A Giant Visits His Daughter

by Charlie Houghton

with an interlinear translation by Oliver LaMère


English Translation

 

p. 28 —
Éja činókgiánañkšgùni égi čaninégi hotá číra.
There a town was and in the fall some houses.

 


 

Uañgížą hičáwina hakaraíkižu niñkjóñk xonúnigi hižañkíra
A man and his wife with him a small child one only

 


 

hakarániže égi gixánaharaìre. Éja číreže. Uáñgera
took with them and move they started. There they lived. The man

 


 

nañkíkera. Wahó-o-o! čára, hųjera éja rokóno.
hunted. O dear me! deer, bear there many.

 


 

p. 29 —
Wagi'ų́ pįñxjį: warúč wakinína rok'óno wagi'úną.
He did very good: food lard much he got.

 


 

Hagaréžą uáñgera nañkikárareže haríniñk. Éja Uañgeručgéžą
At a time the man went hunting quite a distance. There a Giant

 


 

s'íra hajagáją číra howáreže. Uáñkjega nañgíreže:
footprints he saw the house he went toward. That man got frightened:

 


 

"Hohó! hičáwįhàra, niñkjóñgeniñgra t'e waigigíjane," hiregí.
"O my! my wife, my child killed he will for me," he thought.

 


 

Wok'ína piñk'ų'žé žégų wažínarehìže égi s'íra
His pack he fixed and he put down and tracks

 


 

p. 30 —
žégų číra howáreže ásge uáñkjega hižugrá
thus the house he went and so the man his gun

 


 

pįhíhokšùže égi kerežé či. Ho-ášgeniñgèja gigáją
again he loaded it and he went home house. Near at when he got

 


 

niñkjóñgeniñgra žagenáñkše ásge čirobéja gigáją werakirakúni*
the small child it was saying [speaking] and so at the door he got it happened

 

*Radin says, "i.e., his expectations were different from what they would be (!)." However, this is just an exclamation of amazement.


 

hičawína, "Jají, " anañga. Te hit'at'ánañkše uáñkjega.
his wife, "Father," she said. This she was talking the man.

 


 

égi hoikawakéreže gáją te hičáwina niñkjóñgeniñgra
And he just went in and so this his wife the little child

 


 

p. 31 —
kúru-ą mináñgenañkše égi uañkjéga kibohíže ásge
holding it sitting down she was and the man doubted it and so

 


 

hišjára píñk'uñk'ų žigé horuxúč tëčáwina ni-ąbenáñkšaną.
his eyes/face fixed he over again he looked there his wife was alive.

 


 

Hinúñgenañka wéže, "Jájiga jíną," éže, "ásge
The woman said, "My father has come," she said, "and so

 


 

číra xetehíną." Či-ábokiža* xetéžą 'ų́že. Agákinok
the house make it larger." The teepee a large one he made. Opposite side

 

*The teepee with poes piled against [one another].


 

p. 32 —
mináñgenañkše, s'úrus'ùručį mináñgenañkše. "Watohóčira hosgé. Mą tée
he was sitting, naked he was sitting. "My son-in-law greetings. This year

 


 

wažą́niñk niñgijítedekjege wa'ų́. Hajíną," éže, žésga
little things I would help you I did. Come here," he said, but

 


 

nunigé uañgenuñká hoišípjį nañkewéže. "Hičawiháñxjį, žégų
then the man at the time was afraid. "My wife, indeed

 


 

niñkjóñgeniñgra hok'uñkjéną; ručgíži wañgaíšjañkège wa'úñkjanèną, égi
the child let us give him; if he eats it fooled us he has, and

 


 

p. 33 —
hiñgi-ázikje," éže, aíreną. ąsge niñkjóñgeniñgra hok'ú-inege.
run away we will." he said, they said. And so the child they gave him.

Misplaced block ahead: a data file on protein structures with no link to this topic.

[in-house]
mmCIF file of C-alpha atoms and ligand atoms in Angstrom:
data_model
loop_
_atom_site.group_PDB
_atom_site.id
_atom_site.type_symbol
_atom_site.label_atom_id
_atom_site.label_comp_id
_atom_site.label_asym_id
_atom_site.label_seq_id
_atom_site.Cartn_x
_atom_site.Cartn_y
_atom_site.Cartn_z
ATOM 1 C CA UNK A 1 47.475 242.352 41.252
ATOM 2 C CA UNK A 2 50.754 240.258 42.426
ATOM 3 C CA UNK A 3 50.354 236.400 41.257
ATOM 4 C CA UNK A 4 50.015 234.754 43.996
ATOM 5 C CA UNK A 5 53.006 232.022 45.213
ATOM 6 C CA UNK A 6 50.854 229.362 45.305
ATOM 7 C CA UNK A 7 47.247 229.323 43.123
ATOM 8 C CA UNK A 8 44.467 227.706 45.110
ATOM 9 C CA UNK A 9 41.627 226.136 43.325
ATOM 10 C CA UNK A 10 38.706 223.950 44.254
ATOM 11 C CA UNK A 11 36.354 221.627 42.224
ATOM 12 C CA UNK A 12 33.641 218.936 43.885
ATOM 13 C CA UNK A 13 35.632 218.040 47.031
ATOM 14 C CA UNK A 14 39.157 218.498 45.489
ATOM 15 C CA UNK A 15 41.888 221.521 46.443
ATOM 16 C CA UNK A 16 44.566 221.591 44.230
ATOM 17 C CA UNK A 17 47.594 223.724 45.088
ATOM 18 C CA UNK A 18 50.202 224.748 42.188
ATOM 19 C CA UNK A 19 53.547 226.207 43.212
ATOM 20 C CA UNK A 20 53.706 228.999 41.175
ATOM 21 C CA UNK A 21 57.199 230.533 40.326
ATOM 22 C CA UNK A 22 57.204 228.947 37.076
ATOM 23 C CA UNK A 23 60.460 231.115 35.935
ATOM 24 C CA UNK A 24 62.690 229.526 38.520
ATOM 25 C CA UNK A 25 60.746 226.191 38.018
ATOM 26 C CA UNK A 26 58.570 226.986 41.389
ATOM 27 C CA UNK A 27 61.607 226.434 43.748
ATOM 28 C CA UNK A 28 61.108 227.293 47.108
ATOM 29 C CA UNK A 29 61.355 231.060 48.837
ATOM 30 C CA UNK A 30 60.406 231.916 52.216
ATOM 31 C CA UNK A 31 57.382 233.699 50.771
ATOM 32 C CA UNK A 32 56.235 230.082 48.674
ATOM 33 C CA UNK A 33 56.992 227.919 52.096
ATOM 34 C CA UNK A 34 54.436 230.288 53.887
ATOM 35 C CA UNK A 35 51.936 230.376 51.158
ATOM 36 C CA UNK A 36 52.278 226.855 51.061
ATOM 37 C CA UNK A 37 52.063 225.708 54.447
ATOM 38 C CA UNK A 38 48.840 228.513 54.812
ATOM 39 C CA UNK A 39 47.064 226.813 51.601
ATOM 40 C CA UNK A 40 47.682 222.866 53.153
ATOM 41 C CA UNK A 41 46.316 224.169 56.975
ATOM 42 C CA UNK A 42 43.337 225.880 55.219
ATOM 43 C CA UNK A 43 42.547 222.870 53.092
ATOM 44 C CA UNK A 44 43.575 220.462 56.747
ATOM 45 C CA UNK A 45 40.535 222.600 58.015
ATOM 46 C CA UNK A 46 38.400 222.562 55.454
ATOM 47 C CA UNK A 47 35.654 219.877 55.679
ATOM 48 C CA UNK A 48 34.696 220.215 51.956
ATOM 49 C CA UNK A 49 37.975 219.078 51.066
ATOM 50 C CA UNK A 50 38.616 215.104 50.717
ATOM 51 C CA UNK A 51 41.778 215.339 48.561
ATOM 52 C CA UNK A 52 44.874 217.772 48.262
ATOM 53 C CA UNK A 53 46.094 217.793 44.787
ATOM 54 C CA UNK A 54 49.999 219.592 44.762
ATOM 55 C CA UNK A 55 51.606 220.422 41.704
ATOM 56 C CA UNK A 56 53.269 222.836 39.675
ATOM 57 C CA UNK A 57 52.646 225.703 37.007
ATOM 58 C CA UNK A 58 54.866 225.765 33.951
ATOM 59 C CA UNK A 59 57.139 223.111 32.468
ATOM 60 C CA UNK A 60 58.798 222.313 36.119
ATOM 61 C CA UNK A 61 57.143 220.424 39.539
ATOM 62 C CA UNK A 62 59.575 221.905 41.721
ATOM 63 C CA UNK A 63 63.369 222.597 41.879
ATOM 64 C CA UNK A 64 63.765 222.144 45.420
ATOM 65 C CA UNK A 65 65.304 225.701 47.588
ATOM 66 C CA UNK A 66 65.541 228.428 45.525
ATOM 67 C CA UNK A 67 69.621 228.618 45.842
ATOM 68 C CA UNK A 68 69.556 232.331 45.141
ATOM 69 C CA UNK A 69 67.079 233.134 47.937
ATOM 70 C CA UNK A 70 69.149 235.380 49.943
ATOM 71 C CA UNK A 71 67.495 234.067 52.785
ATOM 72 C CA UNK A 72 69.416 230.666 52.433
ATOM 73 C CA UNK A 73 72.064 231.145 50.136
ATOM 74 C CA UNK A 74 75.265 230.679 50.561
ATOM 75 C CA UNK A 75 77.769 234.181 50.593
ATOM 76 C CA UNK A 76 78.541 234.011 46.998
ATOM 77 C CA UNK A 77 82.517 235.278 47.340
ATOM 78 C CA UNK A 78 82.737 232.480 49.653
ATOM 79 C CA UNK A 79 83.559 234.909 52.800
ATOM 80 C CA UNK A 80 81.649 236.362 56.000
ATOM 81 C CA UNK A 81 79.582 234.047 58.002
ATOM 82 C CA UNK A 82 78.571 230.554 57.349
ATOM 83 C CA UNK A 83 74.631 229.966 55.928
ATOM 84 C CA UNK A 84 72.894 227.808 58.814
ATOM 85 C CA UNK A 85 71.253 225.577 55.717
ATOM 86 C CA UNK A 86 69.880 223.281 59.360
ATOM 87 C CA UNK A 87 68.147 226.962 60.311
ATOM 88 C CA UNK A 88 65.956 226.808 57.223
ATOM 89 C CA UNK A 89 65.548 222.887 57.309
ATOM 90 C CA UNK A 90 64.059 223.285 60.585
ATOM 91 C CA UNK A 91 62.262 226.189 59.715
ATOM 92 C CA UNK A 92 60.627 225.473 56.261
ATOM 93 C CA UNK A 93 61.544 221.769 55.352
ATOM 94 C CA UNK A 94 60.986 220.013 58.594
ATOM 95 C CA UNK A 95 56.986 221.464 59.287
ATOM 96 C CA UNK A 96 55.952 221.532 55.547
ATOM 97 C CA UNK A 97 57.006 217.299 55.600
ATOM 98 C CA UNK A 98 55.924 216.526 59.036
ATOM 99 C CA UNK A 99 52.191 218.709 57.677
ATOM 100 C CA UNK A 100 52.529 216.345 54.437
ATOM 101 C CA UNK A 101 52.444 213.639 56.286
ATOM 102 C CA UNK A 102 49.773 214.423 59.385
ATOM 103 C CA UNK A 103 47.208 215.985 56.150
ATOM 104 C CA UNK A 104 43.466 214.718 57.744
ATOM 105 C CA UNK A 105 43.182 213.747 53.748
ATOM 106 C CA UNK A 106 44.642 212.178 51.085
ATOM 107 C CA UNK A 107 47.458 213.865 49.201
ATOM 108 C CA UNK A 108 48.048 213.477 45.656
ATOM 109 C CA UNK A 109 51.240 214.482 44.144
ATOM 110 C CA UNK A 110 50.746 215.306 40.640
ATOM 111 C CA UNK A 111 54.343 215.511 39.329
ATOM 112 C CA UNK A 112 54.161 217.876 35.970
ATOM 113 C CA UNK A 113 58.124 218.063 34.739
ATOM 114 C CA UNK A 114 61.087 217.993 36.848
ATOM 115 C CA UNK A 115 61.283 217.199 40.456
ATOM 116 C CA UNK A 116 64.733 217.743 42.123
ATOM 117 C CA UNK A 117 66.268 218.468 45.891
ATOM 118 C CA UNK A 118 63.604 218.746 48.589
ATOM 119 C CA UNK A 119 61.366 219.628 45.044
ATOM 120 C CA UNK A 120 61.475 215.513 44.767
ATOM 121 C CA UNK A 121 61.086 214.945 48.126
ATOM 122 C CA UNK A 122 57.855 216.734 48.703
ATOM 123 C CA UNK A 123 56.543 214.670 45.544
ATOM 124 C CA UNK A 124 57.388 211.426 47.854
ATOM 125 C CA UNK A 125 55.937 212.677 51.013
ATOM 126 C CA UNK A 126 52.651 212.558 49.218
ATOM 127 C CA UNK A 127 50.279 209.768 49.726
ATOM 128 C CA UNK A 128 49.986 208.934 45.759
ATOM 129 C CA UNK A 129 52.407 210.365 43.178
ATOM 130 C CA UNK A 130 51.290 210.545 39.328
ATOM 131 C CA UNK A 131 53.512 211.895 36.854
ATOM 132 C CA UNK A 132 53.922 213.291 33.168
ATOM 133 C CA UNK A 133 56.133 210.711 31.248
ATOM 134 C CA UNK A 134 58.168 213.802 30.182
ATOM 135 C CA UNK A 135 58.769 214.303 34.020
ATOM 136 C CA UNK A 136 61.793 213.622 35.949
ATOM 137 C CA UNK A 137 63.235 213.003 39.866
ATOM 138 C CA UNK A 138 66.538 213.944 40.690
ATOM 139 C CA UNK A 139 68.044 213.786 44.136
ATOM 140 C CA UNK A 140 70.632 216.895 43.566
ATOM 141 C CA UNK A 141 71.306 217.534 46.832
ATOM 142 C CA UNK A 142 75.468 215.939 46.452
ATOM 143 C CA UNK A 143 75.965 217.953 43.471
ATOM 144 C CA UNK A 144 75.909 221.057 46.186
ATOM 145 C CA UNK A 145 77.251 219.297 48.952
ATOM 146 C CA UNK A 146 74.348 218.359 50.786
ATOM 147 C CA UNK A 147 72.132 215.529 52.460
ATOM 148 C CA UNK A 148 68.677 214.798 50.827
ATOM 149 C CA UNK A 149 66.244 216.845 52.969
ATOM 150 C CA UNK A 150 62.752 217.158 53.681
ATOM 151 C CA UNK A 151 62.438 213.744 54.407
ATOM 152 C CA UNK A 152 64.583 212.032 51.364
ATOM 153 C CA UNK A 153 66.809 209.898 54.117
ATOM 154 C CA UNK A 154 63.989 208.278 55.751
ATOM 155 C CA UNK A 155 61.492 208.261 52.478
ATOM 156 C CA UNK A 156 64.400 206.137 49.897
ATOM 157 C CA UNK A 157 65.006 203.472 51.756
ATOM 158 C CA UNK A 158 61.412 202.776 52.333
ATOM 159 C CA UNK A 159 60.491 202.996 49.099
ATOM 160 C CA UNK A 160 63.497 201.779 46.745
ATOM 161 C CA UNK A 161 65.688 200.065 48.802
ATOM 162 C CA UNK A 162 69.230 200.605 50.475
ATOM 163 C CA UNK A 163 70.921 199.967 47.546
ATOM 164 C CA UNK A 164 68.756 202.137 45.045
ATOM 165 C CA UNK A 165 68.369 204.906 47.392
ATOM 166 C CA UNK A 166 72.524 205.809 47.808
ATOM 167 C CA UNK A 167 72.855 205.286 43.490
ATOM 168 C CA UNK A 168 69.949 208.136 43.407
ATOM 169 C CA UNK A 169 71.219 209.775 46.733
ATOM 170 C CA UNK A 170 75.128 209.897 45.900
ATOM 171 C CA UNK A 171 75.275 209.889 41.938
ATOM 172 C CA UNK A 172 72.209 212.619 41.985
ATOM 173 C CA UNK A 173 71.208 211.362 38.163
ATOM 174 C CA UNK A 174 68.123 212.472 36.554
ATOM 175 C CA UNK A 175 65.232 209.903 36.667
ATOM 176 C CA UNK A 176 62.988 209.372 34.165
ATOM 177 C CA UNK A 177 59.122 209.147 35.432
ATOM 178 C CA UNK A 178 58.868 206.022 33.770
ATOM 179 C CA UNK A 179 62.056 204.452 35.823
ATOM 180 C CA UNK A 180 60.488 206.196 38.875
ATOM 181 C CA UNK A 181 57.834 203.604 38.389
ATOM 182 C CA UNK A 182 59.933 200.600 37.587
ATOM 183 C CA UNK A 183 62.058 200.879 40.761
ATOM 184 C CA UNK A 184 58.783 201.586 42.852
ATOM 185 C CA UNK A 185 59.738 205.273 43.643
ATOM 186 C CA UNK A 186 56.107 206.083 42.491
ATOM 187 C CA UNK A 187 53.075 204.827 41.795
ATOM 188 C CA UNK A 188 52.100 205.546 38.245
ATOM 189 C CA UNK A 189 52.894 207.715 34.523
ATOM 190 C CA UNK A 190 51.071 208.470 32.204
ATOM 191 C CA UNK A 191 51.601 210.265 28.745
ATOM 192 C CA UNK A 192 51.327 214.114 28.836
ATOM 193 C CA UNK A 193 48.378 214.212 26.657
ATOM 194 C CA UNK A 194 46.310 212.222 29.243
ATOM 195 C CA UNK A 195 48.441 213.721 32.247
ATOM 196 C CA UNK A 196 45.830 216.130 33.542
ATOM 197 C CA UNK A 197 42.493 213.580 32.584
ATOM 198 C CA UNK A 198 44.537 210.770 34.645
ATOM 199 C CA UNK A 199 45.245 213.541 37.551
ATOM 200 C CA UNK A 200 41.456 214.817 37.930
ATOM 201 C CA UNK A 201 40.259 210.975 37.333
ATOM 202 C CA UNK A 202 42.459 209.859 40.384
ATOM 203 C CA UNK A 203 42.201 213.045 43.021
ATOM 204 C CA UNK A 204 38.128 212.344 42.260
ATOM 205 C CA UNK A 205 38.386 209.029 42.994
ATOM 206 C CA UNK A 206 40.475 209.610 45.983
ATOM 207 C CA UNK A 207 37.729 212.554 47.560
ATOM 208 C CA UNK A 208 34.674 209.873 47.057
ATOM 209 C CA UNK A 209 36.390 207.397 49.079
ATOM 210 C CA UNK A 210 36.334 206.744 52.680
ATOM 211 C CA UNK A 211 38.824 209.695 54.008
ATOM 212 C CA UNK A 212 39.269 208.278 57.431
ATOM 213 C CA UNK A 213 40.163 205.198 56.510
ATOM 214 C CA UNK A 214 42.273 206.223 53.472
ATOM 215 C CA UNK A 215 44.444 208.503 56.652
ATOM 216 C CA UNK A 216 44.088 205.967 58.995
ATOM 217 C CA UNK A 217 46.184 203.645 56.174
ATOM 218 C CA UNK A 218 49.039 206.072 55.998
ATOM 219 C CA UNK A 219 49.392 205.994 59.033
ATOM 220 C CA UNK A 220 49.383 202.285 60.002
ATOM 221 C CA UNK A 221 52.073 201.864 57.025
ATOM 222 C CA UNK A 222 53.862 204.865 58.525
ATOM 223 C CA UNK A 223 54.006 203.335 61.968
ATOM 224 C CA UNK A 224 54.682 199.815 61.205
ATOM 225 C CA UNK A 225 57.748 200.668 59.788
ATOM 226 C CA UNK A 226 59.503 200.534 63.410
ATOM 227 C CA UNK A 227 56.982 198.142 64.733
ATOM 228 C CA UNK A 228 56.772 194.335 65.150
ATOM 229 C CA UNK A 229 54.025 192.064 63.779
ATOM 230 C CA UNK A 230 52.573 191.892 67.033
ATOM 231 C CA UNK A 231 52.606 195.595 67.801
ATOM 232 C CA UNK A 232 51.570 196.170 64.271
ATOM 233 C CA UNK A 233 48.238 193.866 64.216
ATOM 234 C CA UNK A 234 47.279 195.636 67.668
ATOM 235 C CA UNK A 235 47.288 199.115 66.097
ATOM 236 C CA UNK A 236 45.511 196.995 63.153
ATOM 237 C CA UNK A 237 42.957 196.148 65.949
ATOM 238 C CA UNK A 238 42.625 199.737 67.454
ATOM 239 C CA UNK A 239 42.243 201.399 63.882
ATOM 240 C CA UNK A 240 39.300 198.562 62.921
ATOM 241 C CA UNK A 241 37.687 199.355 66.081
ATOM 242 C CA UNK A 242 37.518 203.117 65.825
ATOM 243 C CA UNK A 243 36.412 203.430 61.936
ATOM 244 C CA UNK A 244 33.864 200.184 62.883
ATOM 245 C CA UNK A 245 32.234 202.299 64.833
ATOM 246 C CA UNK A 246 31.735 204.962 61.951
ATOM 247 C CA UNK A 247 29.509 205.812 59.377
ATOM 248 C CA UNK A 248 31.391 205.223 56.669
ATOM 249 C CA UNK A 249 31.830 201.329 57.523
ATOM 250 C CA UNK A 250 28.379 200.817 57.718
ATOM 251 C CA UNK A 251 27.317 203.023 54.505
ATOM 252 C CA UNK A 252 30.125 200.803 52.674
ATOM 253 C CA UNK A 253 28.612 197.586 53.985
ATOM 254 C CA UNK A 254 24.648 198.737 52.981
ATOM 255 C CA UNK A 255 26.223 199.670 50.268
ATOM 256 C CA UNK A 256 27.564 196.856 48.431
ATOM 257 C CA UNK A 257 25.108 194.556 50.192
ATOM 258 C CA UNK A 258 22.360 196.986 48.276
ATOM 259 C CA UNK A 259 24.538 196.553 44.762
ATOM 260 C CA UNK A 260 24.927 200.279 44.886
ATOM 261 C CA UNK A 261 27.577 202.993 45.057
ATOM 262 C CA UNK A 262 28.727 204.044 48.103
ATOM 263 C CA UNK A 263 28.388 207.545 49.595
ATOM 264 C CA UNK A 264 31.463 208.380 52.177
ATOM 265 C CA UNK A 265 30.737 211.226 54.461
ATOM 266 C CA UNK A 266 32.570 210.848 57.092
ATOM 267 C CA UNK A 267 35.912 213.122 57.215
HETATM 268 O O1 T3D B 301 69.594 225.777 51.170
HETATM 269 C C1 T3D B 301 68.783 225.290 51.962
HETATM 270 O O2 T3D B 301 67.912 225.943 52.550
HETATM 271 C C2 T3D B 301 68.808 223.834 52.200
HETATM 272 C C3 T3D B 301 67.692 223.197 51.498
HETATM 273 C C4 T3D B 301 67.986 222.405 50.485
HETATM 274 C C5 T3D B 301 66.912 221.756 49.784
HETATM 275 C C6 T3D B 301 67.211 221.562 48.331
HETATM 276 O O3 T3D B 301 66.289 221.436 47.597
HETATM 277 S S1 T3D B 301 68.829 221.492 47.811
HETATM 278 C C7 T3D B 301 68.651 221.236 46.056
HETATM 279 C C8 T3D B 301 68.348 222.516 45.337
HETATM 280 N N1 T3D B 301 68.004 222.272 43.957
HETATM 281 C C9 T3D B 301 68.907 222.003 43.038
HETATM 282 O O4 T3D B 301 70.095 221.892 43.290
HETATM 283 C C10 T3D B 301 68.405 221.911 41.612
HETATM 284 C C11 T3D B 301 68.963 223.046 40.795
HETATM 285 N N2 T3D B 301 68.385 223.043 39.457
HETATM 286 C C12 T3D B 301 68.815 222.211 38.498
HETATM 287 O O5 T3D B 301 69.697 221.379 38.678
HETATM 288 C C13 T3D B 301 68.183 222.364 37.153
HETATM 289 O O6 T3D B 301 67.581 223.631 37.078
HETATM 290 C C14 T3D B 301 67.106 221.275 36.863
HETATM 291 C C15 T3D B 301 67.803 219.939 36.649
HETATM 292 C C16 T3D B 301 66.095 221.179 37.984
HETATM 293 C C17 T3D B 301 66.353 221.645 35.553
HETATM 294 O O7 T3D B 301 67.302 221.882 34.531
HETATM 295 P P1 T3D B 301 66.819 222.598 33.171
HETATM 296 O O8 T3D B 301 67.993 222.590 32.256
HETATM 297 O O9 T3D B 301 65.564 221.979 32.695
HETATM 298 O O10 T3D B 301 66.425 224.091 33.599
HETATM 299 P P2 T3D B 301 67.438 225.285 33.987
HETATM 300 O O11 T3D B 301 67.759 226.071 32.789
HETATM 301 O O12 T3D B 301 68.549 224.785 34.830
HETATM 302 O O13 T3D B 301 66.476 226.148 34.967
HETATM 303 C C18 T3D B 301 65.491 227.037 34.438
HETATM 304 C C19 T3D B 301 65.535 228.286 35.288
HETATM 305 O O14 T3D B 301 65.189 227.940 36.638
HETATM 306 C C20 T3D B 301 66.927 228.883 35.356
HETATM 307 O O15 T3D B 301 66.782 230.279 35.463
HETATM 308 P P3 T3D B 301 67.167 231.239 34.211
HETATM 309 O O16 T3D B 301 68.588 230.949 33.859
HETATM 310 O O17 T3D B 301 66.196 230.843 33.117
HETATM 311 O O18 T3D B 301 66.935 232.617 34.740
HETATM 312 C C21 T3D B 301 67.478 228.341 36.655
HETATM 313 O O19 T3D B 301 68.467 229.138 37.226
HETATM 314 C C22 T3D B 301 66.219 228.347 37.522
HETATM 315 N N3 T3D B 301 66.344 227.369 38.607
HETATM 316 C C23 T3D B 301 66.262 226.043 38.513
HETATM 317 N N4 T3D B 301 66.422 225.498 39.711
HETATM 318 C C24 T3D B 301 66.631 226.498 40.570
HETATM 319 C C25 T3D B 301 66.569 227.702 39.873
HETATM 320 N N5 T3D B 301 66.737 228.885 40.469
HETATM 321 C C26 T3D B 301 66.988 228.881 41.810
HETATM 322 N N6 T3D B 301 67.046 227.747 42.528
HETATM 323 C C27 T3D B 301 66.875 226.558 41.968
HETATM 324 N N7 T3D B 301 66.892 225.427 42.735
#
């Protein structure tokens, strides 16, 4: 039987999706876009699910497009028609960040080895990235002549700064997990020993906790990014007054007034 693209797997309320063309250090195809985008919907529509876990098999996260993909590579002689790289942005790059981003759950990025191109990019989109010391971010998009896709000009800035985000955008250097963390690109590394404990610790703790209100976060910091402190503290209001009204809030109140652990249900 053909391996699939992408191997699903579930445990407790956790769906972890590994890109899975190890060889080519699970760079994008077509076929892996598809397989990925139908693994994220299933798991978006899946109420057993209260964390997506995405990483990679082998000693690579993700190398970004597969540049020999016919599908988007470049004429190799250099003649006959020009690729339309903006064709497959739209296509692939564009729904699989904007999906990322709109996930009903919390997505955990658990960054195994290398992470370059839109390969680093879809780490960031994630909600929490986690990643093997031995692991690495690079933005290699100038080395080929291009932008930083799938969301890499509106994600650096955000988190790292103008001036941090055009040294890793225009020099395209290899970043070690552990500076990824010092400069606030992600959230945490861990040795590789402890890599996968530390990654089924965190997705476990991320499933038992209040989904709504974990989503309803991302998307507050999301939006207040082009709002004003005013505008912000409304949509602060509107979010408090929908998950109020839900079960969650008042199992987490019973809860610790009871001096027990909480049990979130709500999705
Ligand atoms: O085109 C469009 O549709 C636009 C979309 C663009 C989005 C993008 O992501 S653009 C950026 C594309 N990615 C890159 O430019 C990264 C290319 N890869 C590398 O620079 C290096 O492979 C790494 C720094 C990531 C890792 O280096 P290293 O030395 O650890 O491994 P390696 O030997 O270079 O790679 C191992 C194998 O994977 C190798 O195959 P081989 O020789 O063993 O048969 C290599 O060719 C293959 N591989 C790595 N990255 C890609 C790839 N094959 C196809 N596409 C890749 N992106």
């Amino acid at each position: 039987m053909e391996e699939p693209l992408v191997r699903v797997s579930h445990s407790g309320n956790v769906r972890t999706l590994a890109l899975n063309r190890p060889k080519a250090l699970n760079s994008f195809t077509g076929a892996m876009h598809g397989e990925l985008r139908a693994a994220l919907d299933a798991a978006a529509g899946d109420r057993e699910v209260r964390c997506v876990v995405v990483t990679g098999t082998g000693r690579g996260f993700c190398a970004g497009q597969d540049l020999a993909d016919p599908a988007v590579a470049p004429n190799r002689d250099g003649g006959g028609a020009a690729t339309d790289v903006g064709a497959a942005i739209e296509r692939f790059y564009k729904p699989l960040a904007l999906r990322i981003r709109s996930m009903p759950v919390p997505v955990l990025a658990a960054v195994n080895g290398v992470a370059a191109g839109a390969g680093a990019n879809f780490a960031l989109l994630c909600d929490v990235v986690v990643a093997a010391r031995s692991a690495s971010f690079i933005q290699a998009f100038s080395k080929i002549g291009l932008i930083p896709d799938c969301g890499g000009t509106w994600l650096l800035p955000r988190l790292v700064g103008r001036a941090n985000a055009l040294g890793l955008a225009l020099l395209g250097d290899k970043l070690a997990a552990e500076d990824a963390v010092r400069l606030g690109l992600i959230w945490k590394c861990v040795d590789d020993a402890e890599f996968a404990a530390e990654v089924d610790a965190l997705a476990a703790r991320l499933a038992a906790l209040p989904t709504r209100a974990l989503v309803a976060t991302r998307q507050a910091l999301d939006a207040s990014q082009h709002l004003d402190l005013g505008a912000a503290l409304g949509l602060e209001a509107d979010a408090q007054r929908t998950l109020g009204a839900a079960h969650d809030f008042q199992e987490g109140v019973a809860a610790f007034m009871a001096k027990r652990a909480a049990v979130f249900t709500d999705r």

"Rajikjégi š'uñkjéną," higaíreže. Hañké rujeníže. "Hiñké
"If you wish to eat it, you can," they said to him. Not eat it he did not. "Not

 


 

uañkšik hač hajiníną, taninášaną ro-ágų," égi wok'ú-įnegìži
people eat came I for, tobacco only I long for," and they gave him to eat

 


 

čanípononàšaną. račgą s'áže. "Wenañgíšaną hakérekjanèną,"
deer soup only, drink he would. "Until spring only I will go home,"

 


 

éže, aíreną, "hiñké nañgírawinìne," žesga núnige uáñkjega
he said, they said, "not fear not of me," but even then the man

 


 

p. 34 —
hoišípjį nañkéweže. ąsge uañgížą t'ehi, égi
all the time feared him. And so a man he killed, and

 


 

Uañgerúčgenoñka hok'ų́že. Uañgerúčgenóñka wéže, "Hohó! ja šíšik
the Giant he gave it to (him). The Giant he said, "Hoho! a real bad thing

 


 

waš'úną." "Hañká-a! honiñk'úną nitájikjège." "Ho, epíną."
you did." "No, I give it to you for you to eat." "Ho, it is good."

 


 

égi Uañgerúčgenoñka čira wapiñgi'ų́že. Inéki číže ge.
And the Giant house fixed he for them. Alone he lived.

 


 

p. 35 —
Niñkjóñgeniñgenoñkà 'umañkjį́je Uañgerúčgenoñka. Niñkjoñgeníñgenoñka
The small child was used to him the Giant. The small child

 


 

ǧagaks'áže hagaréžą. "Watohóčira, tée heréną hopóžera hų́jera
cry it would at times. "The son-in-law, this it is the hole bears

 


 

hočíra," ásge uáñkjega róhą t'éhiže égi
their place of abode," and so the man many he killed and

 


 

hų́jera kereponaížą t'éhigi égi Uañgerúčgejega hirokíšgešge
bears ten he killed and the Giant tied together

 


 

warutís'ažé. Warújera rokóno wak'ų́že uañkšíkjega. "Hąhą́,
he would carry them. Food much they got the human (that man?). "Yes,

 


 

p. 36 —
hinúñkáxjį, jobóhañgi hakerékjane," éže, Uañgeručgénañka.
my daughter, four times/days I'm going home," he said, the Giant.

 


 

"Hąhą́, žejuñga, jobóhąną. Hakerekjàne. Piñxjį uáñkšik
"Yes, now then, it is four days. I'm going home. Very good human being

 


 

š'iñkjonáwiną, égi hiñkagá wažąnaížą roráronikjenàwiną.
you will be, and never anything you will not want.

 


 

Hagaréžą šjawígi, égi wači-éja ragikjonáwiną, égi
At a time when you die, here my house you will come to, and

 


 

p. 37 —
hičųšgéniñkara éšaną hiro-ágeniñxjį gikjanéną." Hąhą́, hainigáją
my grandson only he is the last one to arrive home." Indeed, in the morning

 


 

hiñkinegáją hañkéwažìni. Uañgerúčgera keréną. égi hisgéxjį
when he awoke he was not there. The Giant went home. And the truth

 


 

wéže aírešanàną. Hąhą́ žeją.
he told [they said]. Indeed it is finished.

 


English Translation


Source:

Charlie N. Houghton, A Story about a Giant, with an interlinear translation by Oliver LaMere, in Paul Radin, Winnebago Notebooks, Winnebago III, #11a, Freeman #3892 (Philadelphia: American Philosophical Society) Story XXVII: 28-37.